A new initiative to place youth at the centre of advocating for their mental health has been launched across 17 Caribbean territories.
Young journalist Nianna St. Claire has been appointed at the focal point for Montserrat in the new partnership between UNICEF and the youth-led regional mental health advocacy organisation Let’s Unpack It (LUI).
According to UNICEF, the Caribbean Youth National Mental Health Focal Point Network will help to design and implement initiatives and campaigns around mental health and wellness; represent the opinions of Caribbean youth at regional and international meetings, conferences, and symposia; and help to mobilize other children and youth to end the stigma and prioritize mental health and wellness. Each country’s focal point will also benefit from training, career development and opportunities to participate in regional and international efforts.
Currently, UNICEF in collaboration with the CARICOM Secretariat is spearheading a comprehensive survey to better understand the mental health status of young people across the Caribbean.
The survey is targeted at youth 10 to 29-years-old –> https://docs.google.com/…/1FAIpQLSeC4nTjdWQ1zA…/viewform
UNICEF Mental Health and Psychosocial Support Specialist Bertrand Moses revealed that while the Eastern Caribbean Area office provided technical guidance, the views of children and young people, facilitated through LUI, took precedence in the program’s development, design, and implementation. UNICEF has also committed to providing capacity building, certified training, and mentorship to youth advocates, he disclosed.
St. Claire is currently in Barbados attending the first advocacy workshop, led by UNICEF.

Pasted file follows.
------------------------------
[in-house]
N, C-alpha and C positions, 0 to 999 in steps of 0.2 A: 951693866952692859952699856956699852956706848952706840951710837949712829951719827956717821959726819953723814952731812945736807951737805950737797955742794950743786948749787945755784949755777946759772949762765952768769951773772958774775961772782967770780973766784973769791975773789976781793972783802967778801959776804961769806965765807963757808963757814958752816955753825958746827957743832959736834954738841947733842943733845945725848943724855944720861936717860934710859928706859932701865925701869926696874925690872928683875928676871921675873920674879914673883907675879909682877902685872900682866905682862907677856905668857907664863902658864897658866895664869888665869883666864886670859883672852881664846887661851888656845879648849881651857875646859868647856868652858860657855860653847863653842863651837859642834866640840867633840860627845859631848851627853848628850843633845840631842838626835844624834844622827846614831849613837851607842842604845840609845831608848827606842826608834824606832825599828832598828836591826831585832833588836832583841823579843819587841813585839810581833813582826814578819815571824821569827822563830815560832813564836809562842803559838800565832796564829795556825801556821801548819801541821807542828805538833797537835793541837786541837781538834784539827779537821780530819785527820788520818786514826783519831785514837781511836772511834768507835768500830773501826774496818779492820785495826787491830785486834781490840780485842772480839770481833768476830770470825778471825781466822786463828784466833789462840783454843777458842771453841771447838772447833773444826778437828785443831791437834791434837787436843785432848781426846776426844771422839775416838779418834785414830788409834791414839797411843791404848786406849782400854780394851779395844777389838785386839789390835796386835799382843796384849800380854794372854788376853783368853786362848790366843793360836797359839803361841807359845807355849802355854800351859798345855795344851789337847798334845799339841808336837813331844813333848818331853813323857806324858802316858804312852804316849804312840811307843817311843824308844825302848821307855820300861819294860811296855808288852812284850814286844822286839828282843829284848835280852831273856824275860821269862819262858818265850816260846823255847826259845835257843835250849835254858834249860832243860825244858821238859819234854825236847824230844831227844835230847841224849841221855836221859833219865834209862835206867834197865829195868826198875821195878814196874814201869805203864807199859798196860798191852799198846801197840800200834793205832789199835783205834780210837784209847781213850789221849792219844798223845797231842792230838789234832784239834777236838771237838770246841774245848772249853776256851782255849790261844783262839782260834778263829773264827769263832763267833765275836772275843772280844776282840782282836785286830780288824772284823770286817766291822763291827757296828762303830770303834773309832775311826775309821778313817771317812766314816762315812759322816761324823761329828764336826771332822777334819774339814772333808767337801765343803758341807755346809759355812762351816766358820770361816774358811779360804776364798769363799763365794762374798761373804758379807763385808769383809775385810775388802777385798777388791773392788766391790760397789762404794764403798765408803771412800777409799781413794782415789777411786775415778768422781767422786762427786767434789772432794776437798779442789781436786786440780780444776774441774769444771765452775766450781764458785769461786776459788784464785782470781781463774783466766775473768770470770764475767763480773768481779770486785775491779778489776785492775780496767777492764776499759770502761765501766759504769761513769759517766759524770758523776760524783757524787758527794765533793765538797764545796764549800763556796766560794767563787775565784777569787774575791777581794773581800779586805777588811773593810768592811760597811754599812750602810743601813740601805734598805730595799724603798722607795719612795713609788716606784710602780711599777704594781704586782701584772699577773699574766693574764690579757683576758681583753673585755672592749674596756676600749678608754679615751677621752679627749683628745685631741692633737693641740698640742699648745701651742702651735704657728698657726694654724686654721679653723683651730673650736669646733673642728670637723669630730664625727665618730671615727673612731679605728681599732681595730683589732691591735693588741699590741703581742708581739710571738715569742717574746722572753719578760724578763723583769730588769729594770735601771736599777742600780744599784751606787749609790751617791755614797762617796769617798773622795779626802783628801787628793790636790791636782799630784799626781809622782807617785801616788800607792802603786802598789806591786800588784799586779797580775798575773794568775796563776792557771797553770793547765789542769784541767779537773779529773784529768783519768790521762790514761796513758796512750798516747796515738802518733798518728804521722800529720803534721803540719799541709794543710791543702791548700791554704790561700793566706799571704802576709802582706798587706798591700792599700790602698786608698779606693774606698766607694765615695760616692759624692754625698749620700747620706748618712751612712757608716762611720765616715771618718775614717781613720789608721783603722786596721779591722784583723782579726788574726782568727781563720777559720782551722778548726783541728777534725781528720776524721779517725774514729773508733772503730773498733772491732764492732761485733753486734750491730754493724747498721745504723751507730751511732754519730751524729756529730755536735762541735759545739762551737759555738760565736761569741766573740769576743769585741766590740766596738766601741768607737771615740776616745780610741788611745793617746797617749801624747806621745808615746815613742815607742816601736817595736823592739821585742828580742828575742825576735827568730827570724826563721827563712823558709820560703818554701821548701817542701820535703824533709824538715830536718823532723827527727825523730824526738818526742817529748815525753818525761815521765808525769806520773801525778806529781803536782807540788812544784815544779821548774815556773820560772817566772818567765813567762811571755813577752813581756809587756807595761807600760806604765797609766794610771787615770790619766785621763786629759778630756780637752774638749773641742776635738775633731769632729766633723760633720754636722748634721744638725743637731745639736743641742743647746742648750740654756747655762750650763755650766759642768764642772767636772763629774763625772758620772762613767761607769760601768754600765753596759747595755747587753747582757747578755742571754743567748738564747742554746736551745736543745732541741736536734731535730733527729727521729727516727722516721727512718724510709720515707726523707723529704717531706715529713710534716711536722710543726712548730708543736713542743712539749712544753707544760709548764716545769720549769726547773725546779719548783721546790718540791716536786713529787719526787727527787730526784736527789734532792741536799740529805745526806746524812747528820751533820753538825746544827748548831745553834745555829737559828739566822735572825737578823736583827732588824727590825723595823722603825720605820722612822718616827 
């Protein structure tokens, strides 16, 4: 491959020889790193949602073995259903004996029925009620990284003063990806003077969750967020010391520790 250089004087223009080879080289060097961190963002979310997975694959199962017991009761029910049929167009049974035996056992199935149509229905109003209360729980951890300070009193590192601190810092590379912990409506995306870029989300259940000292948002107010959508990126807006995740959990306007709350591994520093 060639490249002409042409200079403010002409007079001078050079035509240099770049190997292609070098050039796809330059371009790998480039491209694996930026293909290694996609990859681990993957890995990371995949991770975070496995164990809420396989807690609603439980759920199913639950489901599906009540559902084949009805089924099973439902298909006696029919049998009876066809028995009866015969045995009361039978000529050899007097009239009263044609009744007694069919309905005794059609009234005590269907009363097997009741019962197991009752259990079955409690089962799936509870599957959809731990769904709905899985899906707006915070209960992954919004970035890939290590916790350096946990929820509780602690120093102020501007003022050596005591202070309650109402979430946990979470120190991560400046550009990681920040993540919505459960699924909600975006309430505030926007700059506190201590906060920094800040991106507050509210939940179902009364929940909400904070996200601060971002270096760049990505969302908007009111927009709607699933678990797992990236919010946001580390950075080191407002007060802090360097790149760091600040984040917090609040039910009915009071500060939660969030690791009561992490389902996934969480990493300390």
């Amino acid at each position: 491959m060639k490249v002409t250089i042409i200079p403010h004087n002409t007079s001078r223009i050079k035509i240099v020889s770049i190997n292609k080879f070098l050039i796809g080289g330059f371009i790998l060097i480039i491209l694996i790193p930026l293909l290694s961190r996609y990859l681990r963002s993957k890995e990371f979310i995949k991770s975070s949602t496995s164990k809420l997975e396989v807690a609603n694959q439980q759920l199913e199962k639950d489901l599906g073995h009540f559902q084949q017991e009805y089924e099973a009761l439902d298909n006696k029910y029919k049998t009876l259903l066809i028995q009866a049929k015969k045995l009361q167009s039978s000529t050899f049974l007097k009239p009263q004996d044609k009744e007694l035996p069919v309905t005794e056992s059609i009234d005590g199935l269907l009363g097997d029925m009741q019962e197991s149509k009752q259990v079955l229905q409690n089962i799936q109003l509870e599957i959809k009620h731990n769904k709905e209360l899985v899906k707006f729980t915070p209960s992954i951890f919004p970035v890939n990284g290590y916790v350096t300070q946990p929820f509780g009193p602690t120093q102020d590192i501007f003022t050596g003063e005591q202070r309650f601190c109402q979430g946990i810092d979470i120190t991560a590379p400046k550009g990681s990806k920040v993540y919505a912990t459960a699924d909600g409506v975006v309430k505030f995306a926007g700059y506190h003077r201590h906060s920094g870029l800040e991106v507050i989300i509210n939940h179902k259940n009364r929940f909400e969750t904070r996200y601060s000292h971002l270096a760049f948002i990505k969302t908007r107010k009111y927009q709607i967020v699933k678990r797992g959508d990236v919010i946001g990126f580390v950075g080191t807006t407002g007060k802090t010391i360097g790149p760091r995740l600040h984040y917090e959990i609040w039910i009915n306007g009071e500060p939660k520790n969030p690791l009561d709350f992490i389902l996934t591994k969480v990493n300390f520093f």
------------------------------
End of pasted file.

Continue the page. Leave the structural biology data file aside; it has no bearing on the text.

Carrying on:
The advocates between the ages of 15 and 24 will be expected to attend monthly committee meetings, implement youth mental health programmes in their countries, and mobilize young people to play an active role in prioritizing child and youth mental health and wellness. They will serve for two years and can reapply after their tenure.
“I firmly believe that together we can build a world where every young person can enjoy their right to the highest attainable standard of mental health,” declared LUI president and founder David Johnson.
Emily Anna Bachan is one of two focal points appointed in Trinidad and Tobago who recently called for psychosocial support services to be made available to all citizens.
“Mental health is a universal human right,” said Bachan in an Instagram post on World Mental Health Day.
“That means broadening awareness and psychoeducation, facilitating safe and open non-judgmental conversations about mental health. It’s also about eliminating the stigma and breaking the barriers to accessing high-quality mental health services.”